Ode To A Sugar Shack

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‘Tis the finest time of spring, when all wend their ways into the hinterlands to observe the annual Boiling of the Sap, the Making of the Maple Syrup, and the Dining At The Farm.  One of the finest traditions of Western Massachusetts is the Sugar House, or the Sugar Shack: a place where you can experience the turning of the year.  There truly is nothing like wandering into the sugar house while the boiling is underway.  You drive miles on country roads, pitted by the winter’s plowing, with the rotting snowbanks, dingy and grey, lining the path.  The trees are naked, and the landscape is utterly devoid of even the hint of color.  There are no signs of spring…

…not until you round a bend, and spy a rustic wooden hut, with a small cupola jetting powerful clouds of fragrant steam.  You can’t smell it, not yet, but you know.  If you’re in Western Massachusetts, where we have a regional speciality in this sort of thing, you may find a large parking lot next to the hut, loaded to the brim with expensive sport utility vehicles, luxury sedans, hybrid hatchbacks, and snowmobiles – and in the right place – a hitching rail with saddled and blanketed horses attached.  These happy travelers are here not just for the joy of socializing with the sugar-maker, but for a fresh breakfast, farm-style, with eggs and sausage, and bacon, and waffles, and pancakes, and – if you are in the very right place – corn fritters.  All served with the freshest possible maple syrup, almost straight from the evaporator to your table.

There’s nothing like a cup of coffee, no matter how pedestrian the bean or the roast, that is served piping hot, with a drizzle of warm maple syrup to sweeten it up.  Even those who do not take their coffee “sweet” may find themselves adopting a new attitude when it’s a dollop of freshly-boiled maple syrup added to the cup.  There’s also nothing like a hot corn fritter, served with a small pool of the syrup on the side.

Last year, our favorite sugar house, South Face Farm, announced that it was their last year of operations for the breakfast business.  Roy and I felt as though a small light had gone right out of our lives.  The building, the staff, the coffee, the drive from our hometown, but especially, the corn fritters.  This place was one of those things that makes Mud Season in New England worth living through.  Imagine our joy when the local community rallied behind the operation, and opened the restaurant once again for the current season.  Unbounded, that’s what it was.  Ecstatic.  I ate four (4) corn fritters all by myself, just in a pure spirit of celebration.  It was a moment to inspire one to Poetry.  And thus, I offer you this:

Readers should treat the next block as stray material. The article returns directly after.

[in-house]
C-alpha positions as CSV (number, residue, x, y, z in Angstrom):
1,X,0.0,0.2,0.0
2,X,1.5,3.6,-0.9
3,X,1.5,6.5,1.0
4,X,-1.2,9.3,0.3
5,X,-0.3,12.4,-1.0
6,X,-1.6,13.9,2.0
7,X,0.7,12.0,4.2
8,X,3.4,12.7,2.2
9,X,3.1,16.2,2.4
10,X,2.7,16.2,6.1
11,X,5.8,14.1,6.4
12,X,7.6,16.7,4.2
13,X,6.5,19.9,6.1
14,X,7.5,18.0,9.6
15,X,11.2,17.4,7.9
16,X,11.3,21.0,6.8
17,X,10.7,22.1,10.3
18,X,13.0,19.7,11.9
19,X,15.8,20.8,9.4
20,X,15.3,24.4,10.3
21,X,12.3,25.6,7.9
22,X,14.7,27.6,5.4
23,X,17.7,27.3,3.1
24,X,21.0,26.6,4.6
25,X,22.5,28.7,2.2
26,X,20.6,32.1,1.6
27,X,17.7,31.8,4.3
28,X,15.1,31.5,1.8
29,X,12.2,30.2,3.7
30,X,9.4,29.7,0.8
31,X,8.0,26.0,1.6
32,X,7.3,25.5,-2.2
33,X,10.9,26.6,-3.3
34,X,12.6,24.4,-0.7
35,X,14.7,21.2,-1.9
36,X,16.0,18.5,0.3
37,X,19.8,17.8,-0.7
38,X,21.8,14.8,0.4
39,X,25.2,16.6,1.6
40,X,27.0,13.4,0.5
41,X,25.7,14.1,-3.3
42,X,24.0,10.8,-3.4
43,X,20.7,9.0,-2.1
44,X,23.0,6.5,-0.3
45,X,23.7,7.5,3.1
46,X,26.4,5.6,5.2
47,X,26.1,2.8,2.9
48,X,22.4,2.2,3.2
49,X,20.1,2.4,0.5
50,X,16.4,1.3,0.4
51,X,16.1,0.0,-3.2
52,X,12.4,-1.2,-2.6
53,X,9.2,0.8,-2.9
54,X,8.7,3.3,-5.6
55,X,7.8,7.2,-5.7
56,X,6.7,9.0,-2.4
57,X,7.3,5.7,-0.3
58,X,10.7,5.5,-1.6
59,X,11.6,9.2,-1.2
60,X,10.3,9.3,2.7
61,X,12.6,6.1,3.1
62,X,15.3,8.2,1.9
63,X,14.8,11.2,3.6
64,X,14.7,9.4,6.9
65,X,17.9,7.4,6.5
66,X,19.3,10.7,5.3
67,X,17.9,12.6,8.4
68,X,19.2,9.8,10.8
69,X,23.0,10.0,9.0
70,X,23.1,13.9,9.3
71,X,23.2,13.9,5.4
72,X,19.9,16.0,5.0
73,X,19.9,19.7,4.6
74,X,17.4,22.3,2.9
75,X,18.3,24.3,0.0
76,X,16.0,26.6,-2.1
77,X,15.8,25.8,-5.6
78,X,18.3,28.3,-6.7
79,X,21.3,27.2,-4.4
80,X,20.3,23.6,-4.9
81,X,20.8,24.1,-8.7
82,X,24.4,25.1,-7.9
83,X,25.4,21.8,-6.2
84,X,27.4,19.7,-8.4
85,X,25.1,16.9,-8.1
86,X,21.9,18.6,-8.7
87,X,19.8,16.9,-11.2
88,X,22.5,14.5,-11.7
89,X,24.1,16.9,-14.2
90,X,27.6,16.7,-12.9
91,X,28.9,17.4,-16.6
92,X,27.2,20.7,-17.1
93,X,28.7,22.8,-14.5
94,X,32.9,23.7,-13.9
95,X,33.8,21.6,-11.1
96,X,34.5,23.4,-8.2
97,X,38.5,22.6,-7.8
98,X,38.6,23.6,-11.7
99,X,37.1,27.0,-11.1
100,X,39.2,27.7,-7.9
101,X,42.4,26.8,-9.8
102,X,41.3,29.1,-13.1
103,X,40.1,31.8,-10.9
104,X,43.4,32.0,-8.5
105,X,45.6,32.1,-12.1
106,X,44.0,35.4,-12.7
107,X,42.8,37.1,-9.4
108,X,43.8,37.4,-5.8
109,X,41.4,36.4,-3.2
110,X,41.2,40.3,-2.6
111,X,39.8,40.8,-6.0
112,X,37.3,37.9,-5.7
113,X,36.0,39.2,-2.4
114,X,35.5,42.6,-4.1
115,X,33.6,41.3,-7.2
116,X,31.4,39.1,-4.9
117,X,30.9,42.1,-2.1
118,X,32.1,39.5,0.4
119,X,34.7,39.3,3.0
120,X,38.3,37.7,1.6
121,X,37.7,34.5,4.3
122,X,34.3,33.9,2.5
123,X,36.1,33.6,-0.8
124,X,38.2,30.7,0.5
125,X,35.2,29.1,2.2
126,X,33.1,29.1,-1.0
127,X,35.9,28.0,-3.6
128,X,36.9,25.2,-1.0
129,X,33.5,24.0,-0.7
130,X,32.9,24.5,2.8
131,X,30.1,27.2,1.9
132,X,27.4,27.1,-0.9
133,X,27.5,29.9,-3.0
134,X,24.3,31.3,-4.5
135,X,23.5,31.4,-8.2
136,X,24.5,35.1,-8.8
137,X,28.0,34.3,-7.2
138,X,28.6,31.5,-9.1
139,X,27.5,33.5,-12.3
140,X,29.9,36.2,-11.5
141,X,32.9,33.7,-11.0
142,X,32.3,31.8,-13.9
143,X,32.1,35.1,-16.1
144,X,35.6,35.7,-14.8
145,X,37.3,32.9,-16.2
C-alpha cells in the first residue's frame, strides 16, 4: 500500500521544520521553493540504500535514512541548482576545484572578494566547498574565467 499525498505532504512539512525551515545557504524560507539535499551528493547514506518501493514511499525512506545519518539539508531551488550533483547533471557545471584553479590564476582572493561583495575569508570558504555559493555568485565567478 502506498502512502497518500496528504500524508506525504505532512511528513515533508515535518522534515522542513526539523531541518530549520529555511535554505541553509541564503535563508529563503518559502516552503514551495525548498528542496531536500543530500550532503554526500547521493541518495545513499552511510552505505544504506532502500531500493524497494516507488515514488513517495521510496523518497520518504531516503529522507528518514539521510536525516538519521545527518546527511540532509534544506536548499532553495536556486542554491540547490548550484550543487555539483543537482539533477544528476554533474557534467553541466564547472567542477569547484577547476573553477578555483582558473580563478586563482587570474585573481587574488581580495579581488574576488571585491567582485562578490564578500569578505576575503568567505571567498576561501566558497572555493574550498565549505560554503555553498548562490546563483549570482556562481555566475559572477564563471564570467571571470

An Ode To A Sugar House.

We ariseth from the winter’s shrinking grip
As growing daylight warms the air from chilling night
And snow-cover’d passages thaw, freeze, and slip
While suns’ rays set the heavenly dome alight.
Now in the growing days of spring
Does sap burst up in every maple’s core
While farmer tramps through softening snow
The brimming bucket full of sap to bring
Nectar, prime for boiling o’er a flaming pyre for
To shrink that juice into a tender sweetening flow.

And in that time of sweetly springing
Do folk long for pilgrimages rural
As birds anew are gently singing
Upon the gnarled maple burl.
And then, do farmers launch their toil
While waiting hand and foot at table
While pilgrims seek waffles, coffee, and cakes
The handy product of the farmers’ boil
All sweetened to the heights with essence maple
That with the work and boiling, farmer makes.

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About Lori Holder-Webb

I'm a Southern Woman by birth and a Texan Woman by upbringing...and yet I find myself living in New England and married to a New York City boy. Up here we use the same currency as we do at home, and I don't need to travel with a passport, but the commonalities pretty much end there. The language is different, the jokes are different, the people are different, and the weather and terrain sure are different too. I moved away from Texas in 2002, and ever since then, I've been the stranger in the strange land... I've had some questions about the name of the blog - if you were not alive, or living abroad or under a rock, or in grad school during the late 1980s, Oldsmobile attempted to shuck its stodgy image with a series of commercials intended to bring brand appeal to the younger generation: this car, they said, is not your father's Oldsmobile. If you have a morbid curiosity, hit YouTube for William Shatner Oldsmobile...it will take you right there.

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